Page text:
Madness in the Dark
Richard Hammond (John Gregson) is a man driven by a desire to create the perfect light bulb. It is a drive which has frustrated his wife Christiane (Mai Zetterling) who feels ignored and bothered his business partner David Merton (Michael Denison) who thinks he is wasting his time and money on an unimportant project. When an accident in the workshop leaves Richard blind it also leads to him starting to lose it causing even more concern for Christiane, David as well as Richard's brother Max (John Ireland) who decide he needs to get away and take him to their home in the country. But things get worse as Richard initially thinks he is going mad in the silence of a home which feels different then believes someone is trying to make him go mad.
9 out of 10 movies I have watched which not only give us a good guy actor playing a bad guy but then making the bad guy the central role end up failing. It is that aspect of how can we champion someone who we don't like because they are so loathsome. Some how "Faces in the Dark" manages to be that other 1 as John Gregson delivers a truly unlikeable character in Richard Hammond whose bossy ways especially to his wife are a complete turn off yet somehow we still feel something for him, feel for him even though he is still an arrogant and demanding git after the accident which leaves him blind.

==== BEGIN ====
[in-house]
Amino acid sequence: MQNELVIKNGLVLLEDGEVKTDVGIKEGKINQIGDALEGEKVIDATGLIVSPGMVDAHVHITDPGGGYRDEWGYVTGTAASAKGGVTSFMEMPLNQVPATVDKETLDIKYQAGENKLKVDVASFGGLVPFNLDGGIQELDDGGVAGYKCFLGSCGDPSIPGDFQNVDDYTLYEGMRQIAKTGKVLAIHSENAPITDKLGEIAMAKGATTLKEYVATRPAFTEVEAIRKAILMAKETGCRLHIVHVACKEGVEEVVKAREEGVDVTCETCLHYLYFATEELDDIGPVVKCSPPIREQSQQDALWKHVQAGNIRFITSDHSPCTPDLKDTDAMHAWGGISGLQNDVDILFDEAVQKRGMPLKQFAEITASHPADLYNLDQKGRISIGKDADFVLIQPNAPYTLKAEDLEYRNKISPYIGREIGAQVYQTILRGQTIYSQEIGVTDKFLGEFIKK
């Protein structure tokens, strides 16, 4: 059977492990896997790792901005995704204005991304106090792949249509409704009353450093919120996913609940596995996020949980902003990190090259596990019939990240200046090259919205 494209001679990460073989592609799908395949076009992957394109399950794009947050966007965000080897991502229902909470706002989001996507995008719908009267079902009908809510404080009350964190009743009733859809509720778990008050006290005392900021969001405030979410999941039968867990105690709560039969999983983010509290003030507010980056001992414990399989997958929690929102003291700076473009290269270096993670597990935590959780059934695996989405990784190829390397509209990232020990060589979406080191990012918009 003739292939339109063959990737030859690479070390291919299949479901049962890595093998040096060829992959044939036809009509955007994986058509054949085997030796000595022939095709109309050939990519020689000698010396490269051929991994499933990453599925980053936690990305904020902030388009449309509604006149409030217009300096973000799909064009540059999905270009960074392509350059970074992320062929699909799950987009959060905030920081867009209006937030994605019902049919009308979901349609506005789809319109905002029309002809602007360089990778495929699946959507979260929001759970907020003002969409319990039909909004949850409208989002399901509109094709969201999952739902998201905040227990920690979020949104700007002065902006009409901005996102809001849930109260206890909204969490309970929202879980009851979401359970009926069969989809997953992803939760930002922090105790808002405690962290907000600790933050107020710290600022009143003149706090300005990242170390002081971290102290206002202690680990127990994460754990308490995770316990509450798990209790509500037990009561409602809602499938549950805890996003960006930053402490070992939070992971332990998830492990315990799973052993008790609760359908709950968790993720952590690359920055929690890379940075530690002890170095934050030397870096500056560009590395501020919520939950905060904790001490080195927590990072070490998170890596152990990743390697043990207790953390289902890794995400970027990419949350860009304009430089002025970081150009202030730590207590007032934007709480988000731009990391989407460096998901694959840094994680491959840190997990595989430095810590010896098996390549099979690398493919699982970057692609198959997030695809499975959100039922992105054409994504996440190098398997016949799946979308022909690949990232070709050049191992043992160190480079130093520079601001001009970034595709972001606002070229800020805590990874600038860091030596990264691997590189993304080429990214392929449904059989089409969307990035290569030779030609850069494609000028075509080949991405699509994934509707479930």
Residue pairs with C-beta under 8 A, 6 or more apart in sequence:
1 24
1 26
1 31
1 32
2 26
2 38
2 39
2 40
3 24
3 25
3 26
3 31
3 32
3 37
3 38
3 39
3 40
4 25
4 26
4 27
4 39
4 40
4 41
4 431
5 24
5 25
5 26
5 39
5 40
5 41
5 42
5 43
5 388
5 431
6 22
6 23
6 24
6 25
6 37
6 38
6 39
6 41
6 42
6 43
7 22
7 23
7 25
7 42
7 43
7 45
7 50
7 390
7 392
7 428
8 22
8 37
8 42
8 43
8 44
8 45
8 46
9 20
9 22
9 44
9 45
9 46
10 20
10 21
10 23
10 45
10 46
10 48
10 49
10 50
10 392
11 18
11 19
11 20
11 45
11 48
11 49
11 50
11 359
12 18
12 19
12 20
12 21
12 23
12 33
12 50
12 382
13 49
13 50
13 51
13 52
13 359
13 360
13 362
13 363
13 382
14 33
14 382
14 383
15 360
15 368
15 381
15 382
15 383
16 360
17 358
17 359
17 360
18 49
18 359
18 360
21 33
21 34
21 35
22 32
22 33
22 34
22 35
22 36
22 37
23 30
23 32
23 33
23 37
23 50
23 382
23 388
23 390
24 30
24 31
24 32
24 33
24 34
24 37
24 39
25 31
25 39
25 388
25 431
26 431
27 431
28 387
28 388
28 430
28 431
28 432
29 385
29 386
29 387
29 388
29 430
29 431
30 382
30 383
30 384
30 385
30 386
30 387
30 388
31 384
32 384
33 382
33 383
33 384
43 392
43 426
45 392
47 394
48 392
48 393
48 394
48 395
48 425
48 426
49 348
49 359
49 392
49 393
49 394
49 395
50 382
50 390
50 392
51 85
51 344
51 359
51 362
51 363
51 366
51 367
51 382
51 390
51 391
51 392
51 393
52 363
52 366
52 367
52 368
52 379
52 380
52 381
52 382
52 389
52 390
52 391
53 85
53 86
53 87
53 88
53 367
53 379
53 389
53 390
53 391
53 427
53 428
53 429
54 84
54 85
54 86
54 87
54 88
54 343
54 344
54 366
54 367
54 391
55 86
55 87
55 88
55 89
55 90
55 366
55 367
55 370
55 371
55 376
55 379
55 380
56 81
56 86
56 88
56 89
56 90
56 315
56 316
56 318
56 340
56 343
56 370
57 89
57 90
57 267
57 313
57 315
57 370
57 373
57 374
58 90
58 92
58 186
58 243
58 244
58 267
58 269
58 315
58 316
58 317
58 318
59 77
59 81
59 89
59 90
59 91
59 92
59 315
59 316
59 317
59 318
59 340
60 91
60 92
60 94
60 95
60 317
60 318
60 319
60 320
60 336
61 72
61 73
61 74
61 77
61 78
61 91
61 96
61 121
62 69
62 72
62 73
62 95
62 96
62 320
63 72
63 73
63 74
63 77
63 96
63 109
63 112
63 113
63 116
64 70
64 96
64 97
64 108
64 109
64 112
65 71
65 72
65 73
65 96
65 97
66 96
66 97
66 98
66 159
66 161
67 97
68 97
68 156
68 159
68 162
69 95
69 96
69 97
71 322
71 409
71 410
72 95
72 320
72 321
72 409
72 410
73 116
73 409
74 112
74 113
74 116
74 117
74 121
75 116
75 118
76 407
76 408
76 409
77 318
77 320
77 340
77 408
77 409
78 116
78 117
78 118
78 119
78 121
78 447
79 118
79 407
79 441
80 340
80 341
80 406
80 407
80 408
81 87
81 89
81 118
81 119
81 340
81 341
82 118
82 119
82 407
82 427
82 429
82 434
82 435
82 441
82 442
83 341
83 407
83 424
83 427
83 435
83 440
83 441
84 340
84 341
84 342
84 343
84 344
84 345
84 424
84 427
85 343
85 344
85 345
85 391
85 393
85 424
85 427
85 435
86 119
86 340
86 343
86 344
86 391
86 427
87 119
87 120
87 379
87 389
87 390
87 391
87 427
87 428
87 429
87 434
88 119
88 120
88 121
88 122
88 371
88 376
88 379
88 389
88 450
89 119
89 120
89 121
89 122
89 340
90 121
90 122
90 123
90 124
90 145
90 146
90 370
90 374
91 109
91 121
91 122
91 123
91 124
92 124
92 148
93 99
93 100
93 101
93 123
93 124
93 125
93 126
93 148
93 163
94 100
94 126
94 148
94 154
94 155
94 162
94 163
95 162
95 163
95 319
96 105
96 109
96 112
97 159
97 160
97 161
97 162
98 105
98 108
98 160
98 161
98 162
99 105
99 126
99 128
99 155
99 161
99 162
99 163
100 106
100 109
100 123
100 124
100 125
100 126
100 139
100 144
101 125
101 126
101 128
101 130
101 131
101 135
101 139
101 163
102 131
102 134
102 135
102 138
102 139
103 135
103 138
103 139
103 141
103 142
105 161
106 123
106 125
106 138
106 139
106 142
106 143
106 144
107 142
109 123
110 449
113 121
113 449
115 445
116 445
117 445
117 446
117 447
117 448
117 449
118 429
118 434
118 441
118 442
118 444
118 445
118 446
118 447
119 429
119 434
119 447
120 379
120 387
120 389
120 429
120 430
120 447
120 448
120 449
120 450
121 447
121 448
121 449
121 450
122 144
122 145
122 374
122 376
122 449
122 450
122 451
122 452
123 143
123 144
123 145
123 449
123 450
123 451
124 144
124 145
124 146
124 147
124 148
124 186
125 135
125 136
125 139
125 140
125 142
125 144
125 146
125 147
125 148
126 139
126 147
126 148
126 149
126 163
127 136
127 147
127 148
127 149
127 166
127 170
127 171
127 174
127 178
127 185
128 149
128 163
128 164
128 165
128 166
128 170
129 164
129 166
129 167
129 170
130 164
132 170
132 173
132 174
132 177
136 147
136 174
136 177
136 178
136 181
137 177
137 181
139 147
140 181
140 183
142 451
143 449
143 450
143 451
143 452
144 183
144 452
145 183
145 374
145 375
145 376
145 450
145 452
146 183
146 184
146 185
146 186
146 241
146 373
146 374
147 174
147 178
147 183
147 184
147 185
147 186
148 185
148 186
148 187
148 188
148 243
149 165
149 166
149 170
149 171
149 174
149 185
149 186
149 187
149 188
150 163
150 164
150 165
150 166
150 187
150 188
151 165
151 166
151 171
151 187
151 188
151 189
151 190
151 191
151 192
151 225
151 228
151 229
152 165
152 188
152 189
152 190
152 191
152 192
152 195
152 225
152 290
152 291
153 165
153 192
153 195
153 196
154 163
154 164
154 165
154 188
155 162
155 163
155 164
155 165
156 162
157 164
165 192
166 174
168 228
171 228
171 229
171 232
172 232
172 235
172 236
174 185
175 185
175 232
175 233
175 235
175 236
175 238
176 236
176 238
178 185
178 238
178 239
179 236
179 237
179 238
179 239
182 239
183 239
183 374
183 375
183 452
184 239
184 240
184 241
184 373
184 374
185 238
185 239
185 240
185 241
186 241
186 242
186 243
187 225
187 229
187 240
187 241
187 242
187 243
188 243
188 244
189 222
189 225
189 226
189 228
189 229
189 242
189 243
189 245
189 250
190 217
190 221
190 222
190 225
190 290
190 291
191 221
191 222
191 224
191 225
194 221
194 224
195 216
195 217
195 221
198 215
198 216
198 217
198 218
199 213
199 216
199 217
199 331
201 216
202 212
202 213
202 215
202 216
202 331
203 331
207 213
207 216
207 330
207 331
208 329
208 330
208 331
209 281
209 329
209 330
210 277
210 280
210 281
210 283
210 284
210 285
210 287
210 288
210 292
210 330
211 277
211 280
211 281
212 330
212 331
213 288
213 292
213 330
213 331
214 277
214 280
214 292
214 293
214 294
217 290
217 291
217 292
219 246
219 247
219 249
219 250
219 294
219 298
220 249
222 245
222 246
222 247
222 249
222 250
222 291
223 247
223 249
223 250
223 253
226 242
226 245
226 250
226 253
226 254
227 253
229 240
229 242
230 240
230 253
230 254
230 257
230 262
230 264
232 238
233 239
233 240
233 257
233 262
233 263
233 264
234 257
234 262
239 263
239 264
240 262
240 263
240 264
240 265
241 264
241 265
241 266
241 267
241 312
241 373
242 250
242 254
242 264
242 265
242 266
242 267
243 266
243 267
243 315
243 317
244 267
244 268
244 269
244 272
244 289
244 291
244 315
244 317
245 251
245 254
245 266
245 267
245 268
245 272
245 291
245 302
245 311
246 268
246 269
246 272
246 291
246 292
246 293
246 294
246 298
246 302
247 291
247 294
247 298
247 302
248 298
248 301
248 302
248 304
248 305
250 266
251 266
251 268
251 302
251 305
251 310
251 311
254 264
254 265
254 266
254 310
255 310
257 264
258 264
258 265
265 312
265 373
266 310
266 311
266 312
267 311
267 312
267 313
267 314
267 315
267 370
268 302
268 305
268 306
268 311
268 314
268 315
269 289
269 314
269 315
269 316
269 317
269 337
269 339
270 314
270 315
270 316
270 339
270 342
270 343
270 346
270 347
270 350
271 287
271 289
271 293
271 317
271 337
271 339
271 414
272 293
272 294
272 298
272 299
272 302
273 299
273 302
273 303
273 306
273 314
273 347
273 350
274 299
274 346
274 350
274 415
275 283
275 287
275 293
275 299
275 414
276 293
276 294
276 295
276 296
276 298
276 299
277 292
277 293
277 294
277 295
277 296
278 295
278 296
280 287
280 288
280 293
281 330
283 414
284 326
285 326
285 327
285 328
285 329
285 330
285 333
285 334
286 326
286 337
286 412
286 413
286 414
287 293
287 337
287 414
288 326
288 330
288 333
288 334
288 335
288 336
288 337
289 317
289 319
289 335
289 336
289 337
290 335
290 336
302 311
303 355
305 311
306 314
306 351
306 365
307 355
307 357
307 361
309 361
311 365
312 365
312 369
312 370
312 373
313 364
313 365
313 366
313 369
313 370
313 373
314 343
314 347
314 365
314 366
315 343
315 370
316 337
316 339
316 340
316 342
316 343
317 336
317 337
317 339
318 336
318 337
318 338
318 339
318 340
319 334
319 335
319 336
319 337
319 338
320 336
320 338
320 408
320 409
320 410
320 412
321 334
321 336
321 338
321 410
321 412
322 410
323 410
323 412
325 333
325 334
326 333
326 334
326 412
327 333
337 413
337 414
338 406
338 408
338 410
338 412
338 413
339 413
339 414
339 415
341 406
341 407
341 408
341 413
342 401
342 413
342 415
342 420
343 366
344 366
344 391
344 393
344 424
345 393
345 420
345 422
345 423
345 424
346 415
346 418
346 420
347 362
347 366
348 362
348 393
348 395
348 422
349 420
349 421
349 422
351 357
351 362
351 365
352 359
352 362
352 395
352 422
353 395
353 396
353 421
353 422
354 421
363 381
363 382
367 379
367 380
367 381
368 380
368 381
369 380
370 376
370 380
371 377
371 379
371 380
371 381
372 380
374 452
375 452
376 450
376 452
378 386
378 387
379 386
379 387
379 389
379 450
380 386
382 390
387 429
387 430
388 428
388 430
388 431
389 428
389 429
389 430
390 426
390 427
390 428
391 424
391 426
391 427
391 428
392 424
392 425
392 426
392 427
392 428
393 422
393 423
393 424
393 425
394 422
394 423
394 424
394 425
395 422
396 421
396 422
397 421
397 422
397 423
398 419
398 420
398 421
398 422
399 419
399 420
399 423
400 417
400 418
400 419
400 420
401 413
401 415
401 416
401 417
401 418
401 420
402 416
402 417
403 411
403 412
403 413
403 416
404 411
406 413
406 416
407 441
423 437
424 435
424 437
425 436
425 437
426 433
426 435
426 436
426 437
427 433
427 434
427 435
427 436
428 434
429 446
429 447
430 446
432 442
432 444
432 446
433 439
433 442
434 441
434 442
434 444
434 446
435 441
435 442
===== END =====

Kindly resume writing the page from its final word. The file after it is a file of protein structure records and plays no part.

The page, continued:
It is a good job that somehow Gregson still gets us on his side as what happens in "Faces in the Dark" is okay but nothing special. The minute that Richard loses his sight but still ends up cold and demanding you can start to predict that we have a storyline which will go down the madness route. It is obvious because of Richard's character as he isn't trusting and without his sight he becomes even less trusting which with the loss of his sight naturally drives him mad. But then we get the aspect of whether or not he is going mad or is someone trying to push him over the edge into madness and if so who is doing it; is it Christiane, David, Max or maybe even driver Clem or maid Janet which leads me to quickly mention the attractive Nanette Newman in a minor role but grabbing your attention in a maids outfit.
The thing is that despite basically going against the unwritten rules of movie making whilst also being quite obvious "Faces in the Dark" still ends up interesting even though there isn't really a sympathetic character in the entire movie. It is also just as surprising as whilst the acting is good but mostly unremarkable the directing of David Eady is unremarkable many an opportunity to deliver tension and style lost because of some ordinary camera work and just as ordinary use of lighting.
What this all boils down to is that "Faces in the Dark" is an interesting movie which manages to break the rules yet till keep you interested as John Gregson plays a loathsome businessman who we are to champion.